It is a day for a little Tebow triumphalism.
So many doubted that Tim Tebow would be -- or could be -- a 1st-round NFL Draft pick. Settled.
In fact, the most prescient analysis on the day of the draft came from the group of Tebow fans on Twitter who were contributing to the #timtebowcant topic. It was a quick-hit history lesson on all of the things over the years that critics said Tebow "can't" do.
But rather than triumphalism, I want to talk about exceptionalism, because I think that is the phenomenon that best describes Tebow.
Here's what I mean by "exceptionalism":
Virtually everything related to Tebow proves to be an exception to what many (even most) seem to feel are conventional expectations, which -- in the end -- simply don't apply to Tebow.
We see it over and over. The media delivers some pronouncement of Tebow's limitations -- ironically, based somewhat fairly on what they have seen before, from other athletes -- only to have Tebow exceed them. It's not necessarily the media's fault; there is simply no template for Tebow.
It is why he is the greatest college football player of all time -- there has never been the same combination of winning, statistical dominance and mythos.
It is why he turned out to be a 1st-round pick when most everyone told us he wouldn't/couldn't be.
And, to the point of this week's transition to the next phase of Tebow's life, it is why Tebow will succeed in the NFL as a quarterback. Tebow exceptionalism has been proven and re-proven.
Consequently, at some point, the endlessly recycled doubt should transform into benefit-of-the-doubt. The default should be that he will succeed, if only because he has never NOT succeeded.
To his NFL future specifically: What in Tebow's history makes you think that a combination of his own ethic plus a context conducive to his success -- namely, a QB guru of a coach who comes from the same Belichickean school that Tebow himself was developed in -- won't give him not just the best chance at succeeding, but the simple yet profound expectation that he will succeed.
(To that point: Just look at the initial quotes from Tebow about how devoted he already is to McDaniels and the Broncos and to working hard and to winning. And McDaniels reciprocated; he has his perfect disciple. And Meyer confirms it, a triangulation that indicates an ideal foundation for success.)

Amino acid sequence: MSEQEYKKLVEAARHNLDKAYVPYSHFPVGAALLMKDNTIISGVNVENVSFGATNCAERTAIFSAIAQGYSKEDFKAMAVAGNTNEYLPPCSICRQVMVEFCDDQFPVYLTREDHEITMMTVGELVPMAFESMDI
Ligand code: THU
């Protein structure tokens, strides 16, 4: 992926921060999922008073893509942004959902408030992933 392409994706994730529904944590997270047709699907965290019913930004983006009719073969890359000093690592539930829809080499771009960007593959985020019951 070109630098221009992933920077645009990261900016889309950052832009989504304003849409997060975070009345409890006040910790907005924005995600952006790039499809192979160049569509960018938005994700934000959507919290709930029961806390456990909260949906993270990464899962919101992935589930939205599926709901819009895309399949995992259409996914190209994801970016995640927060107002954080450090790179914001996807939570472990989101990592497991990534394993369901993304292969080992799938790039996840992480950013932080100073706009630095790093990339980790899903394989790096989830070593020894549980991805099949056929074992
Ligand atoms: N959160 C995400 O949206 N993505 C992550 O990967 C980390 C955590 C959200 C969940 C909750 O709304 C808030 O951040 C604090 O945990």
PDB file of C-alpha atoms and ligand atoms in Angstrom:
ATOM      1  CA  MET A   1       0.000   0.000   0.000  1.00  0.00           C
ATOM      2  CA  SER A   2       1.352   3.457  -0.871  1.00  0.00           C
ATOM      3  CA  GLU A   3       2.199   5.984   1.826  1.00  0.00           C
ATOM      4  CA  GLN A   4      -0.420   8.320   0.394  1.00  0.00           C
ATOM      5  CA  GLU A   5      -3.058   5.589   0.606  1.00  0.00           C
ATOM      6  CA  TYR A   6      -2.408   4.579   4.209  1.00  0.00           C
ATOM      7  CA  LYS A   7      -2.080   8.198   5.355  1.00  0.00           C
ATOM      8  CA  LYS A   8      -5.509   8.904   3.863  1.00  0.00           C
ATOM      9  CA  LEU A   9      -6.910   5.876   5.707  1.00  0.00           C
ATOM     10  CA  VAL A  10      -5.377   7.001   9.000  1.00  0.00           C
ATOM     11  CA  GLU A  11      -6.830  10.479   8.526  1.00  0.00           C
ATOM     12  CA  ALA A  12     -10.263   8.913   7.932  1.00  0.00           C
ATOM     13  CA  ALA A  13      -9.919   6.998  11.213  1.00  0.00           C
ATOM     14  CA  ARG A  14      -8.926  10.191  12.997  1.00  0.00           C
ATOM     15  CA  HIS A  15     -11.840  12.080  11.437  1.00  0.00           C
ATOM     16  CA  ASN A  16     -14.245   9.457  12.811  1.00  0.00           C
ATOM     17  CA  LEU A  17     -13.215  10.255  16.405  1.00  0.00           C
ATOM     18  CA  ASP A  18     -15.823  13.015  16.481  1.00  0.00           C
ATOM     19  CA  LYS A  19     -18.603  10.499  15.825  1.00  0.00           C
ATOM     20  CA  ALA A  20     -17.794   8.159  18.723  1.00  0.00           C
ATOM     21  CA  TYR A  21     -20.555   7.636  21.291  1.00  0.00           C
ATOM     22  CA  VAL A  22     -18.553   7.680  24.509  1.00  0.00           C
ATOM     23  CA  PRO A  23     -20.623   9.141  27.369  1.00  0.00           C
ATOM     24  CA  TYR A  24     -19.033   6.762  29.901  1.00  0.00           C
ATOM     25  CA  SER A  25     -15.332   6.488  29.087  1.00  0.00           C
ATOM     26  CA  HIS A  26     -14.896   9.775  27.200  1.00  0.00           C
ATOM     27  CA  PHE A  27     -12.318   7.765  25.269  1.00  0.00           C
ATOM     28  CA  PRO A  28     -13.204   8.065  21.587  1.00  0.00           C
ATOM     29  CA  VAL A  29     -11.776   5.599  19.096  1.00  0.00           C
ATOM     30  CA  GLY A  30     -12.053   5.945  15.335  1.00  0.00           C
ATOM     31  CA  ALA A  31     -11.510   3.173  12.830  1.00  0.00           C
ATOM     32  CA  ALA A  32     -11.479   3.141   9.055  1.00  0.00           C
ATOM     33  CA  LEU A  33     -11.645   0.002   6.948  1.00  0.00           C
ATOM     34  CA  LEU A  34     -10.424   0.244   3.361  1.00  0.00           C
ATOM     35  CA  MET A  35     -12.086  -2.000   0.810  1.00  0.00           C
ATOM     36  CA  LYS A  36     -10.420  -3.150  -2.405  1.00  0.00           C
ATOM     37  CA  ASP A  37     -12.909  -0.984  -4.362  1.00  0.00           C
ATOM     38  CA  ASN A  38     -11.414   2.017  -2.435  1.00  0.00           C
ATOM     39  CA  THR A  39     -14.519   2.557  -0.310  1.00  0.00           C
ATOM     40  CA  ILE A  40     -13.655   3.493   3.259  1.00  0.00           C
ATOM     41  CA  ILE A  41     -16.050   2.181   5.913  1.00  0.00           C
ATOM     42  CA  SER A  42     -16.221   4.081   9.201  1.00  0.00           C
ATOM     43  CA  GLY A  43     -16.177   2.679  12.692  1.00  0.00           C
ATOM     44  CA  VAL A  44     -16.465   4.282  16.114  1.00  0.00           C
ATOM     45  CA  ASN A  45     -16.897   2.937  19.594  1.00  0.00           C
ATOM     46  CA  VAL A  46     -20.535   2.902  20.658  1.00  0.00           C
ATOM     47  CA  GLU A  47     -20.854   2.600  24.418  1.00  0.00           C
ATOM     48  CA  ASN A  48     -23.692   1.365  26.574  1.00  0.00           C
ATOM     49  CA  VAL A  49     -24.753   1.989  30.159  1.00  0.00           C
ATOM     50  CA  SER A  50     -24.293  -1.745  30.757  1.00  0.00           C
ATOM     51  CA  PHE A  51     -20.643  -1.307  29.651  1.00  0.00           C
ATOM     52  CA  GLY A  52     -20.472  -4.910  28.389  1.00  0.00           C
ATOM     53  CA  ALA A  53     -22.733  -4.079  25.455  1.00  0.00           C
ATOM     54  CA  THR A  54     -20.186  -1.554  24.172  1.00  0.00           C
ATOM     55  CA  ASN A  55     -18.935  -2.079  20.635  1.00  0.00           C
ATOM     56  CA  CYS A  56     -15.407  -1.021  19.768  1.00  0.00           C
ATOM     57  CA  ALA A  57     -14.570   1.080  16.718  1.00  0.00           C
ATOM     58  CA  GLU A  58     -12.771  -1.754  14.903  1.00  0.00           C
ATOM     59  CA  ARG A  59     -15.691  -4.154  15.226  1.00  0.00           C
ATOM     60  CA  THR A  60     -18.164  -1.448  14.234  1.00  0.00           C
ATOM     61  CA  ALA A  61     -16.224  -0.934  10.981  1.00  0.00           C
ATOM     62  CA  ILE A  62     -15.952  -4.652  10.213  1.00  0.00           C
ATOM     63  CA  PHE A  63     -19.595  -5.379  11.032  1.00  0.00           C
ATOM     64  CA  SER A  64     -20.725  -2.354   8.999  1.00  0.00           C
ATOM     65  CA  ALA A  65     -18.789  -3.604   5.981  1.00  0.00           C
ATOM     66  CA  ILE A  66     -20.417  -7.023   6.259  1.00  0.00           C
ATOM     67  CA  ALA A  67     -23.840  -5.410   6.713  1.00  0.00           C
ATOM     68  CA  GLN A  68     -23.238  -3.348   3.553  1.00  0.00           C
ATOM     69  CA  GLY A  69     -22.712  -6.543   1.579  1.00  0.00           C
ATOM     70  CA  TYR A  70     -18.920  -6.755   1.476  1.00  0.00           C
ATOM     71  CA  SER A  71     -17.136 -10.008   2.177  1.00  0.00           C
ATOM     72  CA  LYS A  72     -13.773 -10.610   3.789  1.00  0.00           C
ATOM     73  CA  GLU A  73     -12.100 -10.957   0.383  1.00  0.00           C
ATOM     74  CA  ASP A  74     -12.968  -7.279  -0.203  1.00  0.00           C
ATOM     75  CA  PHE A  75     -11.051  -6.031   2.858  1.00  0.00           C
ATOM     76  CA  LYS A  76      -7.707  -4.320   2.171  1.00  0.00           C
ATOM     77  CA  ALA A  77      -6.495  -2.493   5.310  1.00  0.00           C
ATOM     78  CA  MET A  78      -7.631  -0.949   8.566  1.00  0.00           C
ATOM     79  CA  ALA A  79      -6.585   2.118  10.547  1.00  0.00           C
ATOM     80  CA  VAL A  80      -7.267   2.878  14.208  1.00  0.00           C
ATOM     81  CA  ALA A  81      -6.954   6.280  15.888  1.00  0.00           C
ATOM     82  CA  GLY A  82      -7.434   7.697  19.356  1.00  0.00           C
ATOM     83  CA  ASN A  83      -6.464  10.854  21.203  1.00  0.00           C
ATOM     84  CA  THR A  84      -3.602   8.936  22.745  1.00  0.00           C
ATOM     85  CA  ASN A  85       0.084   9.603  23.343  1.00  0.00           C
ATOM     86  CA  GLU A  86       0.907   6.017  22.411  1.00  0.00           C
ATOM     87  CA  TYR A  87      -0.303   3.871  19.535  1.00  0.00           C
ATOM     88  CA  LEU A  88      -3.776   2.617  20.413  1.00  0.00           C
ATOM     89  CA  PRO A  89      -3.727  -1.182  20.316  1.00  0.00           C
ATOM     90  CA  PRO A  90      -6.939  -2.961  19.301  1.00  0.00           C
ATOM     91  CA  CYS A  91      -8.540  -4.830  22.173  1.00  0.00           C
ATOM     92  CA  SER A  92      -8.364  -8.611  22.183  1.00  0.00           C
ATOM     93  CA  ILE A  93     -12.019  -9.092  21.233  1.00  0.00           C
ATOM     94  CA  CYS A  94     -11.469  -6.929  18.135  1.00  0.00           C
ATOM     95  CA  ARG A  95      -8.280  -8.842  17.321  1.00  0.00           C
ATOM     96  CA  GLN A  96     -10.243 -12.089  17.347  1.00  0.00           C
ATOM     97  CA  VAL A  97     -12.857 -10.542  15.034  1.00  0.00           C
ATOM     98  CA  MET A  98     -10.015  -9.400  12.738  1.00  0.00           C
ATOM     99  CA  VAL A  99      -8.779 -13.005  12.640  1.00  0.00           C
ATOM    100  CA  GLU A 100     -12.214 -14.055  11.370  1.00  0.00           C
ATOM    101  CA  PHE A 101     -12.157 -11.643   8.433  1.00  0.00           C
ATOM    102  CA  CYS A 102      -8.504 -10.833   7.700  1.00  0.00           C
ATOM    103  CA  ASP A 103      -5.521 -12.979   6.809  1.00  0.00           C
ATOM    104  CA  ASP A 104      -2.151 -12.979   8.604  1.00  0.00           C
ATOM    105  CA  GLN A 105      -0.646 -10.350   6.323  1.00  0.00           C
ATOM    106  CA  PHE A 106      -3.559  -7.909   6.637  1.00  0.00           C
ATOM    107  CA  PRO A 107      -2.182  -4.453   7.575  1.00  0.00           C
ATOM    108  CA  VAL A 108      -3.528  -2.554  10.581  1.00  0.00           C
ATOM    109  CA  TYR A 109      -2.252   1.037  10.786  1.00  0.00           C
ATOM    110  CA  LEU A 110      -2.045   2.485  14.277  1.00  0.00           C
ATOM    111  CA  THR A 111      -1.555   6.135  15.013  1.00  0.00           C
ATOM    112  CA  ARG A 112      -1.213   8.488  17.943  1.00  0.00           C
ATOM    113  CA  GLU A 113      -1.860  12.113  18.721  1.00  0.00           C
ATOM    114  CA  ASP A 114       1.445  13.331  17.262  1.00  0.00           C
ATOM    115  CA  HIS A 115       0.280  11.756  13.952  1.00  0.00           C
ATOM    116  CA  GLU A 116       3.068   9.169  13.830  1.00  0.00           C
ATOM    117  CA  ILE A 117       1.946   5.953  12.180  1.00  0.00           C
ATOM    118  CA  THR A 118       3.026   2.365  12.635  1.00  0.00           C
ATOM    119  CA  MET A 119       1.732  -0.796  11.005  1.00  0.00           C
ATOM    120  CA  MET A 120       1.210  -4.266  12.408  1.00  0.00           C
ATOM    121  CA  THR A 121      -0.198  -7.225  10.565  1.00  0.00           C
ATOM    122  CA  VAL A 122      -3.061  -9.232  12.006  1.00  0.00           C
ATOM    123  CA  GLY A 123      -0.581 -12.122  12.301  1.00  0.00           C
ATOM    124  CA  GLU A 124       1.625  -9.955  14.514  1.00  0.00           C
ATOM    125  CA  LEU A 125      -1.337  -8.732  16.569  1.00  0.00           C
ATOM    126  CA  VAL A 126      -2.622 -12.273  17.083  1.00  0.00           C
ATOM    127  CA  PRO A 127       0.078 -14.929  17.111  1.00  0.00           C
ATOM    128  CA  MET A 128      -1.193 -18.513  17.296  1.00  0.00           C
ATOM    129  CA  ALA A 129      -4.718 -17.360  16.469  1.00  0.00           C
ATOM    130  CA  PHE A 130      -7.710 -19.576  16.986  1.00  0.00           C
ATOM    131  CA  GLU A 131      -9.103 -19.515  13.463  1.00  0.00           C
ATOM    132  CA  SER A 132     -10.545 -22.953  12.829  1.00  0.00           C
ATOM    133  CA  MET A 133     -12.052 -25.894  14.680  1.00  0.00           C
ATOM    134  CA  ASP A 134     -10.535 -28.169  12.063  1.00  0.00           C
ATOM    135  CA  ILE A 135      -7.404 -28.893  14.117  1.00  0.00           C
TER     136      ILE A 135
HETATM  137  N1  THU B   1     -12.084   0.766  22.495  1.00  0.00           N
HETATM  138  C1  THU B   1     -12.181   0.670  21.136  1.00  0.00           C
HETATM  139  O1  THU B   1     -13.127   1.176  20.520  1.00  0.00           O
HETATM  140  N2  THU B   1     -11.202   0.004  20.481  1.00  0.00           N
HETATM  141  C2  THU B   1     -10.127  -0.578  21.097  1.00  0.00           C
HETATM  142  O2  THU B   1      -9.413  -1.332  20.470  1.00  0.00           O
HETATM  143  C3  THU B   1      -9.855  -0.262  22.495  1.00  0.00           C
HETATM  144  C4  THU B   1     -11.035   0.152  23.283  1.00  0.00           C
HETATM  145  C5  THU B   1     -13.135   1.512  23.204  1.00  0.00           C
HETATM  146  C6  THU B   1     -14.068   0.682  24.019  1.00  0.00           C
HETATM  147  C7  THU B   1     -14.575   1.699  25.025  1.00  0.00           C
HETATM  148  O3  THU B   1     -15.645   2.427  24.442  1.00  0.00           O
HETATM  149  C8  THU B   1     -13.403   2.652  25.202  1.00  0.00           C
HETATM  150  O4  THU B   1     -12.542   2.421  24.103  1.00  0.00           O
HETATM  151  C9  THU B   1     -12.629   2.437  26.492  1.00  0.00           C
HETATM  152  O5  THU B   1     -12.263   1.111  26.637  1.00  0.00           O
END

Tebow is going to contribute immediately to the Broncos. McDaniels implied as much, and if he is the Xs-and-Os mind he thinks he is, he will evolve the Wildcat to fit Tebow's unique abilities and deploy him in crucial short-yardage and goal-line situations throughout every game.
But more importantly for Tebow's legacy as an NFL player -- when today's triumphalism is long-buried under a resume of Sunday results -- he must develop into a starting -- even starring -- NFL quarterback for the Broncos.
To suggest that Tebow can't or won't become that starting/starring NFL QB -- particularly under these most ideal conditions -- is to ignore Tebow's legacy of exceptionalism. His unique history is not merely of succeeding, but of exceeding.
From high school through college through this pre-draft scrum, on the field and off of it, he has defied expectation and convention -- and proven time and again that he is an exception.
So when "everyone" insists that Tebow can't be a starting NFL quarterback for the Broncos, that Tebow can't succeed in the NFL -- let alone succeed wildly -- I merely direct them to the simple reality of Tebow's own history. Given that, it would be the diametrically incorrect conclusion to doubt him.
Instead of presuming his failure then expressing shock at his success, presume his success -- and be shocked only if he doesn't reach it (not without precedent).
But every sign points to his success. Exceptional success.
More updates through the weekend as merited, but otherwise, please come back next week for an important update on the future of TimTeblog.com.